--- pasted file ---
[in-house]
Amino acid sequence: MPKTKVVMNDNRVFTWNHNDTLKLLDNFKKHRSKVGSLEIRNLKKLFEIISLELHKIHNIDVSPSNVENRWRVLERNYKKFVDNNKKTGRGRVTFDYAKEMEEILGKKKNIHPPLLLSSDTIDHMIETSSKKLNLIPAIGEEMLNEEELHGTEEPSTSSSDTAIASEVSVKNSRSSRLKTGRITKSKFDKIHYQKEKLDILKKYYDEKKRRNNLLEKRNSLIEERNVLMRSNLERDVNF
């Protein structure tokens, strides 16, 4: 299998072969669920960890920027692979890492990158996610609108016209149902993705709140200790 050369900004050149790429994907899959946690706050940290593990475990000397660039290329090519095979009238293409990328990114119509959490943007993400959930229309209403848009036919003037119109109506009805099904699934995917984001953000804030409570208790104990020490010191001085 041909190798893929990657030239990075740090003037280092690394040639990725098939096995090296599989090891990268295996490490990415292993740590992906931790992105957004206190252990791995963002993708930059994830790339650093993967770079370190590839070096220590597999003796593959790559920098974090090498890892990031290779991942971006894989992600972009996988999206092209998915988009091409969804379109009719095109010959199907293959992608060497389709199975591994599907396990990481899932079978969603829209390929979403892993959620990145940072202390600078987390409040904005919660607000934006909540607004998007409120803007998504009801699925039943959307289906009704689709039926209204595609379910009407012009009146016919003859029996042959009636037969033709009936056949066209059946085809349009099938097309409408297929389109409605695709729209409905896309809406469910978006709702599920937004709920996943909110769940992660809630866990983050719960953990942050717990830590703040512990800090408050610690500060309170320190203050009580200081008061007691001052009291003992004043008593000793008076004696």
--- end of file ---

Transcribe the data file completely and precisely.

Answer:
[in-house]
Amino acid sequence: MPKTKVVMNDNRVFTWNHNDTLKLLDNFKKHRSKVGSLEIRNLKKLFEIISLELHKIHNIDVSPSNVENRWRVLERNYKKFVDNNKKTGRGRVTFDYAKEMEEILGKKKNIHPPLLLSSDTIDHMIETSSKKLNLIPAIGEEMLNEEELHGTEEPSTSSSDTAIASEVSVKNSRSSRLKTGRITKSKFDKIHYQKEKLDILKKYYDEKKRRNNLLEKRNSLIEERNVLMRSNLERDVNF
């Protein structure tokens, strides 16, 4: 299998072969669920960890920027692979890492990158996610609108016209149902993705709140200790 050369900004050149790429994907899959946690706050940290593990475990000397660039290329090519095979009238293409990328990114119509959490943007993400959930229309209403848009036919003037119109109506009805099904699934995917984001953000804030409570208790104990020490010191001085 041909190798893929990657030239990075740090003037280092690394040639990725098939096995090296599989090891990268295996490490990415292993740590992906931790992105957004206190252990791995963002993708930059994830790339650093993967770079370190590839070096220590597999003796593959790559920098974090090498890892990031290779991942971006894989992600972009996988999206092209998915988009091409969804379109009719095109010959199907293959992608060497389709199975591994599907396990990481899932079978969603829209390929979403892993959620990145940072202390600078987390409040904005919660607000934006909540607004998007409120803007998504009801699925039943959307289906009704689709039926209204595609379910009407012009009146016919003859029996042959009636037969033709009936056949066209059946085809349009099938097309409408297929389109409605695709729209409905896309809406469910978006709702599920937004709920996943909110769940992660809630866990983050719960953990942050717990830590703040512990800090408050610690500060309170320190203050009580200081008061007691001052009291003992004043008593000793008076004696």